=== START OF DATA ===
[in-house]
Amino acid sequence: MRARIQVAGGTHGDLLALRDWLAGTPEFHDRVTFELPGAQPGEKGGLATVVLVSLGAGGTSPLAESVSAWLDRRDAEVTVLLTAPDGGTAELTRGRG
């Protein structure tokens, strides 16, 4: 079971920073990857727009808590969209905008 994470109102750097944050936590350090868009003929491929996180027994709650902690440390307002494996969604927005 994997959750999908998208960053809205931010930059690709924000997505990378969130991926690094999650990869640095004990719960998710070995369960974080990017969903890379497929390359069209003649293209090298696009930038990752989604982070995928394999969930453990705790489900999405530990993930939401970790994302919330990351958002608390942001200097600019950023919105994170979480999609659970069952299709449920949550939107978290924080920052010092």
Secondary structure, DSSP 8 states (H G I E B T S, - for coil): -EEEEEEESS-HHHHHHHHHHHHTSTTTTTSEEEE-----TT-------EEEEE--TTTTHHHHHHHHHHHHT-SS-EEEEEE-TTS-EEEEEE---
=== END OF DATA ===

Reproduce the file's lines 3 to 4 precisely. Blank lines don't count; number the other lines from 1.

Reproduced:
């Protein structure tokens, strides 16, 4: 079971920073990857727009808590969209905008 994470109102750097944050936590350090868009003929491929996180027994709650902690440390307002494996969604927005 994997959750999908998208960053809205931010930059690709924000997505990378969130991926690094999650990869640095004990719960998710070995369960974080990017969903890379497929390359069209003649293209090298696009930038990752989604982070995928394999969930453990705790489900999405530990993930939401970790994302919330990351958002608390942001200097600019950023919105994170979480999609659970069952299709449920949550939107978290924080920052010092």
Secondary structure, DSSP 8 states (H G I E B T S, - for coil): -EEEEEEESS-HHHHHHHHHHHHTSTTTTTSEEEE-----TT-------EEEEE--TTTTHHHHHHHHHHHHT-SS-EEEEEE-TTS-EEEEEE---